Review Mirage Hobby 1/400 ORP Orzeł
ORP Orzeł was the lead ship of her class of submarines serving in the Polish Navy during World War II. Her name means “Eagle” in Polish. The boat is best known for the Orzeł incident, her escape from internment in neutral Estonia during the early stages of the Second World War.ed Army after the German invasion.
At the beginning of the invasion of Poland Orzeł was docked in Oksywie. The submarine was deployed on patrol in a designated strategic zone of the Baltic Sea. With the situation rapidly deteriorating, Orzel abandoned its assigned sector on 4 September and began to withdraw into the Baltic Sea. The submarine was attacked by the German minesweepers M3 and M4 and damaged, but evaded that evening.
Orzel’s crew decided to head to Tallinn, Estonia as a result of the damage. Orzeł reached Tallinn on 14 September 1939. At the insistence of Germany, the Estonian military authorities boarded the ship, interned the crew, confiscated all the navigation aids and maps, and commenced removing all her armaments. However, only fifteen of her twenty torpedoes were removed before the hoist cable parted; this was because it had been secretly sabotaged by her new commander, former chief officer, Lieutenant Jan Grudzinski.
The crew of Orzeł conspired together to carry out a daring escape. Around midnight on 18 September, the submarine’s Estonian guards were overpowered, the mooring lines were cut, and Orzeł got underway. The alarm was raised, and her conning tower was peppered by machine-gun fire. Running half-submerged, Orzeł ran aground on a bar at the harbour mouth, where artillery fire damaged her wireless equipment. Grudzinski managed to get the boat off the bar by blowing her tanks, and she proceeded out of the Gulf of Finland, intending to sail for a British port, the crew had heard a radio report that the Polish submarine Wilk had been welcomed in Britain.
Orzeł in the United Kingdom
Since Orzeł’s navigational charts had all been removed by the Estonian authorities, the submarine’s sole remaining navigational aid was a list of lighthouses, and using these as a reference, Orzeł followed a course along the Baltic coast, around Denmark, and out into the North Sea where she came under attack by British as well as German forces, since without her wireless equipment she had no means of identifying herself.
Forty days after she had originally sailed from Gdynia, Orzeł made landfall, off the east coast of Scotland. She lay on the bottom until emergency repairs were made to the radio, then surfaced to transmit a message in English. A Royal Navy destroyer then came out and escorted her into port, much to the surprise of the British who had thought her long since sunk.
After a refit, Orzeł was assigned to the Royal Navy’s 2nd Submarine Flotilla, and was assigned to patrol missions. Shortly after noon on 8 April 1940 she sank the 5,261 ton clandestine German troop transport Rio de Janeiro off the small harbour village of Lillesand in southern Norway, killing hundreds of German troops intended for the invasion of Norway.
Orzeł departed on her seventh patrol on 23 May, to the central North Sea. On 1 and 2 June a radio message was transmitted from Rosyth ordering her to alter her patrol area and proceed to the Skagerrak. No radio signals had been received from her since she had sailed, and on 5 June she was ordered to return to base. She never acknowledged reception, and never returned to base. 8 June 1940 was officially accepted as the day of her loss. Although various theories exist regarding her loss, and it is commonly believed that she ran onto a mine in the Skagerrak, the true cause of her loss remains unknown to this day.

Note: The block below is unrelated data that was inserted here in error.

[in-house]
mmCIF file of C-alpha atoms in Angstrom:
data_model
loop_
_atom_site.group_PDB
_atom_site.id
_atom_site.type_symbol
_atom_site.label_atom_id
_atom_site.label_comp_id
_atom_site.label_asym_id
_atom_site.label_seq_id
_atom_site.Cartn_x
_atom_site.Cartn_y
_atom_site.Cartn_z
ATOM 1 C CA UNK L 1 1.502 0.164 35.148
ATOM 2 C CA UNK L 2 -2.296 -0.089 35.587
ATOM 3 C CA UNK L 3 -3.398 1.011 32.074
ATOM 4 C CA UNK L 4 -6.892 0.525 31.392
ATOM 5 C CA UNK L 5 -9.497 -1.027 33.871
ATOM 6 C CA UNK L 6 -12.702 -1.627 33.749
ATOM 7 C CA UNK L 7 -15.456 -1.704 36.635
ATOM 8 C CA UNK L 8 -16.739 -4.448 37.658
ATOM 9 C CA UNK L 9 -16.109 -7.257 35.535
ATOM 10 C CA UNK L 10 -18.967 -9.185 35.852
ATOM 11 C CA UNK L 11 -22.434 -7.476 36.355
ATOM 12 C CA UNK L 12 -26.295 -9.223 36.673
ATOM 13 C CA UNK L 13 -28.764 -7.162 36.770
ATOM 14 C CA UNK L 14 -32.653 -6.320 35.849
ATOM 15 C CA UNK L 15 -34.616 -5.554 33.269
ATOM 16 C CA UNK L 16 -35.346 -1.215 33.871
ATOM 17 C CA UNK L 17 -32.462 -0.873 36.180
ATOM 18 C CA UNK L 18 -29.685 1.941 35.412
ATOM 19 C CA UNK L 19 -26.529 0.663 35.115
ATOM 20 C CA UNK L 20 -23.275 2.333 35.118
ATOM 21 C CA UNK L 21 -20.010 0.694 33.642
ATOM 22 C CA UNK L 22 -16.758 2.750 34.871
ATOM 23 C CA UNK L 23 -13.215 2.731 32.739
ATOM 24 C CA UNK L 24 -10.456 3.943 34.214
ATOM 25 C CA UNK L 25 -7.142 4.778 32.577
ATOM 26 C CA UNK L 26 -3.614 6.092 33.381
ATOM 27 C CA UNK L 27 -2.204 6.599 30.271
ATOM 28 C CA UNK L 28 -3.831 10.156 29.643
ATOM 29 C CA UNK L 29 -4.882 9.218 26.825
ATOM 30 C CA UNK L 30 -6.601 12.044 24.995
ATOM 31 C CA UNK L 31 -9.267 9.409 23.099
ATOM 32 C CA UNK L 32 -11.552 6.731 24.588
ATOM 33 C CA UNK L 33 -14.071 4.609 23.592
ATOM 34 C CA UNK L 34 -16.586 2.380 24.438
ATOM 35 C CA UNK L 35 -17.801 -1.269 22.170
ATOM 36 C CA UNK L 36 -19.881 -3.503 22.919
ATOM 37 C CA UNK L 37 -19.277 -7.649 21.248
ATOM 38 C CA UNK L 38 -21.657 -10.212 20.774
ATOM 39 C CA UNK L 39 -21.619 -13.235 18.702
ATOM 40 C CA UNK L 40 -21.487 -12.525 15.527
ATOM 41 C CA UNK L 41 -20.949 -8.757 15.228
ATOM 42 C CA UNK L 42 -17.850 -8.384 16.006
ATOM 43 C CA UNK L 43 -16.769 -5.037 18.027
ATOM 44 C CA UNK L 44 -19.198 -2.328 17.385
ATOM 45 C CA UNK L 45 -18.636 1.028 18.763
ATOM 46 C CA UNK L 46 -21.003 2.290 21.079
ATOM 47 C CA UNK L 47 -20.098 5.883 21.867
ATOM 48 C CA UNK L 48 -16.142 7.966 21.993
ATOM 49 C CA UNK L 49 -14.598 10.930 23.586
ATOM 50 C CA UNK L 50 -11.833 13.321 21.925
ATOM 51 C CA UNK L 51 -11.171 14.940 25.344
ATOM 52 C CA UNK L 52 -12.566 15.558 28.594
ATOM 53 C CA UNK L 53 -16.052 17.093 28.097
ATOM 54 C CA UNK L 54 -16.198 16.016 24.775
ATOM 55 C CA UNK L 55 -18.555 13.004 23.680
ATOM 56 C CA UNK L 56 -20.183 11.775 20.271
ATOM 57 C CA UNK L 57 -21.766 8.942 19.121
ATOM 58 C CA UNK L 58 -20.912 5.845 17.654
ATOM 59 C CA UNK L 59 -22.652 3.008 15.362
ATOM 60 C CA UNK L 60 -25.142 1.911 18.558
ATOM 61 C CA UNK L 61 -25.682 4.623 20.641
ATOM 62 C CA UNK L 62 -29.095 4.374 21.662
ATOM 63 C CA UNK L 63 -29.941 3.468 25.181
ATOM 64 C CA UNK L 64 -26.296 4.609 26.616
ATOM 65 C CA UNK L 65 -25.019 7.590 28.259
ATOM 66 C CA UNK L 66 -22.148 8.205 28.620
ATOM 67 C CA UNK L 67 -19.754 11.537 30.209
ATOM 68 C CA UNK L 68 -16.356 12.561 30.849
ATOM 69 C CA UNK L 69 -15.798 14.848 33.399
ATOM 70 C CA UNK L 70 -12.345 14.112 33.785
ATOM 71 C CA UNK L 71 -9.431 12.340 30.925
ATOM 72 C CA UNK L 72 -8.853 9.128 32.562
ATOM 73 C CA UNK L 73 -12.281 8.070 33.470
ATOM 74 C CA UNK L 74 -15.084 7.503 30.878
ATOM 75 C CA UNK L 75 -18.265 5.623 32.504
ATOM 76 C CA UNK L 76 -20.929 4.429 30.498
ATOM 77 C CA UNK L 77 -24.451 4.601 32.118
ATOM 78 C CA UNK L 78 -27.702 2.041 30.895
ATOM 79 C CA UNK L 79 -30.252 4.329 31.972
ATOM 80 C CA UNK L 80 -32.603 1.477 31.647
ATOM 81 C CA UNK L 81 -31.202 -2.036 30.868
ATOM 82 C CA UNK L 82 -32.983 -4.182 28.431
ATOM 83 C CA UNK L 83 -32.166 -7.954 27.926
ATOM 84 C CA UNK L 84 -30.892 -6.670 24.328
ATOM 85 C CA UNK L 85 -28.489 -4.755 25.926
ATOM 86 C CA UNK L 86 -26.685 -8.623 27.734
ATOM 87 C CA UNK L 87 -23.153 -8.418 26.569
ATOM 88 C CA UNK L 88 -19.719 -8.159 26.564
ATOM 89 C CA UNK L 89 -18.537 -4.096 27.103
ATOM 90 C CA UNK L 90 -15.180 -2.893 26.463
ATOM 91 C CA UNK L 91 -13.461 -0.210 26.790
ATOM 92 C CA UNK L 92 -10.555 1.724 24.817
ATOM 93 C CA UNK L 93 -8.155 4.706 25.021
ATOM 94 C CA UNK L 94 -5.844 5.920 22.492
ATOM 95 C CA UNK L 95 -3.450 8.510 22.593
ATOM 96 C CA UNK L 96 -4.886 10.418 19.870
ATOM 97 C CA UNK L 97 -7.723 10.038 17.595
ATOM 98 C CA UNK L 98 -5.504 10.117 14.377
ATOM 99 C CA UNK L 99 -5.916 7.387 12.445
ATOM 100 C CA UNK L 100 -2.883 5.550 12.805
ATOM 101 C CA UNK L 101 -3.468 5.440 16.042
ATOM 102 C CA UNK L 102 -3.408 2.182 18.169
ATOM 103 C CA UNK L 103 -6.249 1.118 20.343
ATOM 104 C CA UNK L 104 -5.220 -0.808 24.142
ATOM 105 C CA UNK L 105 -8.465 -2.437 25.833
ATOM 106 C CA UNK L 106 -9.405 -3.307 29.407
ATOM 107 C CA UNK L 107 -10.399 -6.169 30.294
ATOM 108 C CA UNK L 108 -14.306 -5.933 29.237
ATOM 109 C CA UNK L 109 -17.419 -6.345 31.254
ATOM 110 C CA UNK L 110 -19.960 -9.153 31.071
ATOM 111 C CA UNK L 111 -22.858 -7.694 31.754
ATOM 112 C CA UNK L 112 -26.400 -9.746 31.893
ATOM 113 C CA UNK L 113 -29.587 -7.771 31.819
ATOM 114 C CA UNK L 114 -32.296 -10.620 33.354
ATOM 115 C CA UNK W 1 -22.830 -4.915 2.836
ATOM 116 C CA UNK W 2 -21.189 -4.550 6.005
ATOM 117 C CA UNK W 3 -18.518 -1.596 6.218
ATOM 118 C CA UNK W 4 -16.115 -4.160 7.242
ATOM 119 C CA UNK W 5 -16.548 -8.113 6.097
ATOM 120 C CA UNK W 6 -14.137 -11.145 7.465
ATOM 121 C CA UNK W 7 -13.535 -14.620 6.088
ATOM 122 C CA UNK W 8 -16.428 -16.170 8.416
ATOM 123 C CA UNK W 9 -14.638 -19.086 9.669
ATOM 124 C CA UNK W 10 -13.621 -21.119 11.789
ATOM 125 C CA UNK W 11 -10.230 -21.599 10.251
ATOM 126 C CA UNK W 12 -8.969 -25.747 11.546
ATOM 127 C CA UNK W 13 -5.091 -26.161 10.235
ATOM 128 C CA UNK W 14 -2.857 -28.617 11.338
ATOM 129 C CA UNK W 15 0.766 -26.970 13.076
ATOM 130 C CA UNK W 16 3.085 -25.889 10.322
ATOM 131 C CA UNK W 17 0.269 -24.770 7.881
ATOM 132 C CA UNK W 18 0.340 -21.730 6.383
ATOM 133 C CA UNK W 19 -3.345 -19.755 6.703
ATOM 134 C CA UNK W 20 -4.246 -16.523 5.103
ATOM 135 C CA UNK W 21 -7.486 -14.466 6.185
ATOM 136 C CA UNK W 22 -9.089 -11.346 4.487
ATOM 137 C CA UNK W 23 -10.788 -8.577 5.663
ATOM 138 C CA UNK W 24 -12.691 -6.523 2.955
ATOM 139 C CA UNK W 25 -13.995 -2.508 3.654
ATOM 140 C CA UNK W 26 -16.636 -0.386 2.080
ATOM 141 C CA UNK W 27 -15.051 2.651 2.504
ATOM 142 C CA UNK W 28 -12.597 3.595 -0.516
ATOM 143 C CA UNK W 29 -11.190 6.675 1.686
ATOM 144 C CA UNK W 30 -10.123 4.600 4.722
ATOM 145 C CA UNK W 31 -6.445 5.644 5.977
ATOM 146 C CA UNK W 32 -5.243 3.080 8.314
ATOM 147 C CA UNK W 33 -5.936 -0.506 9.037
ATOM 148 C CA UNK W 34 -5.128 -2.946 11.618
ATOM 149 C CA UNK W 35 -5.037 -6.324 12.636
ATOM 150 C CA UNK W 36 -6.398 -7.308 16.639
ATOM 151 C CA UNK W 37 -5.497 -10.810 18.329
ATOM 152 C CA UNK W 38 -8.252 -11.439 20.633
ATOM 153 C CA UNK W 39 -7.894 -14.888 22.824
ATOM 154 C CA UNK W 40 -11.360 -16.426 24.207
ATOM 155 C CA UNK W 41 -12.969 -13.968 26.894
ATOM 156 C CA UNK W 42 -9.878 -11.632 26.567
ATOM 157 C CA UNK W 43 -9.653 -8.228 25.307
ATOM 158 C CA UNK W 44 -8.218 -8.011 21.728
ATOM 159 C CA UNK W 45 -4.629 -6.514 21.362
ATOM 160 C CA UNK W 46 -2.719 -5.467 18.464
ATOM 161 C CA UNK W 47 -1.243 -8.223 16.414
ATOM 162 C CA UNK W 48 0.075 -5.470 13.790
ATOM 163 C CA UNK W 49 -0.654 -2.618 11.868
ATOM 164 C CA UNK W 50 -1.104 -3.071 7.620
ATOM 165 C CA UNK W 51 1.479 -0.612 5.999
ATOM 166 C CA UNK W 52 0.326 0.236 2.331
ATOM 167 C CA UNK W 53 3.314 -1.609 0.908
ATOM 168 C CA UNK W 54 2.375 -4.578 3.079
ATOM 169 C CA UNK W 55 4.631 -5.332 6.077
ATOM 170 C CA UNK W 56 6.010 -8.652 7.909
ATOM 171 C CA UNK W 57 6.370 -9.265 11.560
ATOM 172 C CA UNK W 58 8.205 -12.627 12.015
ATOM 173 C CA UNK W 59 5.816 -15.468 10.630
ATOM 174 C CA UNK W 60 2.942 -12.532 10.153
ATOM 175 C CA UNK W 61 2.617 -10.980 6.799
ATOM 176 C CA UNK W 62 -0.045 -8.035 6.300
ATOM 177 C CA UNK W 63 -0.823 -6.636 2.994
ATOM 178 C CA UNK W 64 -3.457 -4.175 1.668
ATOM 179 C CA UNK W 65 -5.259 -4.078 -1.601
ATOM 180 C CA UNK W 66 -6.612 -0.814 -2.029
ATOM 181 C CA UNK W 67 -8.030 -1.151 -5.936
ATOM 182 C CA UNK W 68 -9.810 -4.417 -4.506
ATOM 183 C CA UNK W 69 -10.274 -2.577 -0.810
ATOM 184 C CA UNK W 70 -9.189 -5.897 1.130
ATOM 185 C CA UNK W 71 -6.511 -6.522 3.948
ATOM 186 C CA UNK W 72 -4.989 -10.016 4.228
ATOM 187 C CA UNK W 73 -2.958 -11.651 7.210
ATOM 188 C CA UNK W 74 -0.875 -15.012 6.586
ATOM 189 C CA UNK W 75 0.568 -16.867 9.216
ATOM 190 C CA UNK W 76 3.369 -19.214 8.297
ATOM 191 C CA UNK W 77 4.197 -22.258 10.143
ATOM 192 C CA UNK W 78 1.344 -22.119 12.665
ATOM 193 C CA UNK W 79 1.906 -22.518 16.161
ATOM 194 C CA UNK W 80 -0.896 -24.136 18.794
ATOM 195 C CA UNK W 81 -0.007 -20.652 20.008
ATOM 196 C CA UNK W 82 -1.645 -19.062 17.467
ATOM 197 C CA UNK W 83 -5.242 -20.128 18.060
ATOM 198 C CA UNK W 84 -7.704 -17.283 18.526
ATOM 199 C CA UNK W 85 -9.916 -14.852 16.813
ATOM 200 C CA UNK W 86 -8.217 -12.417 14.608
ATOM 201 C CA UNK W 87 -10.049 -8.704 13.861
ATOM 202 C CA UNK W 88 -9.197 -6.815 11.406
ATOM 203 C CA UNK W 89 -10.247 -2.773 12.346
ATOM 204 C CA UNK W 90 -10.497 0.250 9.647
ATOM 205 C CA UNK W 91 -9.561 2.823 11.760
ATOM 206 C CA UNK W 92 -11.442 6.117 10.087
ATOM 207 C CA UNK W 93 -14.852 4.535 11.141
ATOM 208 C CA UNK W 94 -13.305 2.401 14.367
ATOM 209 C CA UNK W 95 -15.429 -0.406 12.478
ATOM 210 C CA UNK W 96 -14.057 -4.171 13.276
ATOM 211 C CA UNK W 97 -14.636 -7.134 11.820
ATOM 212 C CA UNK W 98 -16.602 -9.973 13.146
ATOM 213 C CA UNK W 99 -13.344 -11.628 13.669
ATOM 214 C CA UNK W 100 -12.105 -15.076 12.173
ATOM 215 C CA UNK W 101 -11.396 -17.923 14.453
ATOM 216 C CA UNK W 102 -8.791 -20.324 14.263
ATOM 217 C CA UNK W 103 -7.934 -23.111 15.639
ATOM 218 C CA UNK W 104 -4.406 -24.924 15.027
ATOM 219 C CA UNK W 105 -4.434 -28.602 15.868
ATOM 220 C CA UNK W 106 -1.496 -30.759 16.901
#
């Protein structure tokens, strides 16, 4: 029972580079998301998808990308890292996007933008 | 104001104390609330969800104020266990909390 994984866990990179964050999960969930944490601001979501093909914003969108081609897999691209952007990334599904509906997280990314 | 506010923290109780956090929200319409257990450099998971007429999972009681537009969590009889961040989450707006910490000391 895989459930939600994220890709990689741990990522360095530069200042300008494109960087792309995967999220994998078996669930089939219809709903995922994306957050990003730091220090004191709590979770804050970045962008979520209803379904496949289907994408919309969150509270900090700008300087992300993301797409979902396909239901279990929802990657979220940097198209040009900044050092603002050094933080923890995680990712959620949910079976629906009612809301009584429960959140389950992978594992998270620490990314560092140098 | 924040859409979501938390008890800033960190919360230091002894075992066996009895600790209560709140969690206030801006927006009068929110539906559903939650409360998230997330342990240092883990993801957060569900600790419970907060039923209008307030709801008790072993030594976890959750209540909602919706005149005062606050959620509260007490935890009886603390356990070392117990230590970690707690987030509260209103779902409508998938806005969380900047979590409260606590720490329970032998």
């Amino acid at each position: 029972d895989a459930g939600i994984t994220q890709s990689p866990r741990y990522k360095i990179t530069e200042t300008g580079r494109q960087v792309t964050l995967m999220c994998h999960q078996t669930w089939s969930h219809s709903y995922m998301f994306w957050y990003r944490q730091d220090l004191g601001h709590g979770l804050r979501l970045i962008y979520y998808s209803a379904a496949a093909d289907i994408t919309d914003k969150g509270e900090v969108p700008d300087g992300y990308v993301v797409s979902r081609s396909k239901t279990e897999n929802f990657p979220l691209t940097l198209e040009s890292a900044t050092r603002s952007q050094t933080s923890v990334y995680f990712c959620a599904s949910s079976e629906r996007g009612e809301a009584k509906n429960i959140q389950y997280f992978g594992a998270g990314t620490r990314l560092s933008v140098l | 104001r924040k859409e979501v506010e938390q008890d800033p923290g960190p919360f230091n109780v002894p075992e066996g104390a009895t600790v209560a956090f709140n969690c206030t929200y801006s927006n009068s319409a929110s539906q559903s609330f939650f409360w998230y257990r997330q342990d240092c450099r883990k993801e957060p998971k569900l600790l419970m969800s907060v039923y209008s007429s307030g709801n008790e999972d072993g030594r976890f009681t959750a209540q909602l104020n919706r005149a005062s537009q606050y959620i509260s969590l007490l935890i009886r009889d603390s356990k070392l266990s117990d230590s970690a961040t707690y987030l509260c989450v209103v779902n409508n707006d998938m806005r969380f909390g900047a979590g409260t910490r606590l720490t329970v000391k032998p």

The kit is in a top opening box. All the parts are mounted on 2 sprues which are sealed inside a single bag which in turn is wrapped in bubble wrap. Attached to the front of the instructions is a resealable bag containing a small decal sheet. The instructions are printed in black and white on both sides of a single piece of paper.
The box contains:
- 30 plastic parts on 2 sprues
- 1 decal sheet
- instructions sheet
This is a re-boxing of Mirage-Hobby’s earlier kit from 2005. However, this is still the only ORP Orzel on the market in this scale.
The sprue attachment points are not too bad, a little large in places, but nothing that will be a problem. The ejector pin marks are either out of the way or on the sprue and not a concern. The level of detail on the parts of the kit is fair with subtle recessed panel lines and raised detail where appropriate. The propellors seem a little large though.
The instructions are clear and are shown in black and white diagrams. The kit is built in 4 simple steps displayed on one page. The actions for each step are described below:
- Put the hull halves together with the stand and add the bow diving planes.
- Add the rudders, aft diving planes and propellers to the hull
- Assemble the conning tower
- Add the one piece deck to the top of the hull and then add the conning tower and aerials.
Paints and Decals
You’re given one black and white painting guide and a small decal sheet. The decal placement is also shown in the painting guide. The paints are named and referenced to the Humbrol range.
Overall this is a nicely detailed kit of an unusual subject. The details on the plastic parts look fair and there’s plenty of small parts to add fine detail. Some smaller details will need some work, such as hollow out the exhaust and use the rubber band tracks. There’s no interior detail and as expected there are no hatches that can be mounted in the open position. Basically, it’s apparent that the basic kit was released almost 20 years ago, but it’s still a good kit and will make a good build. The price Mirage Hobby is selling this for makes it a good deal too!
I found this kit available at Mirage Hobby for $8.45 plus shipping which is a good price.
Many thanks to Mirage Hobby for the review sample.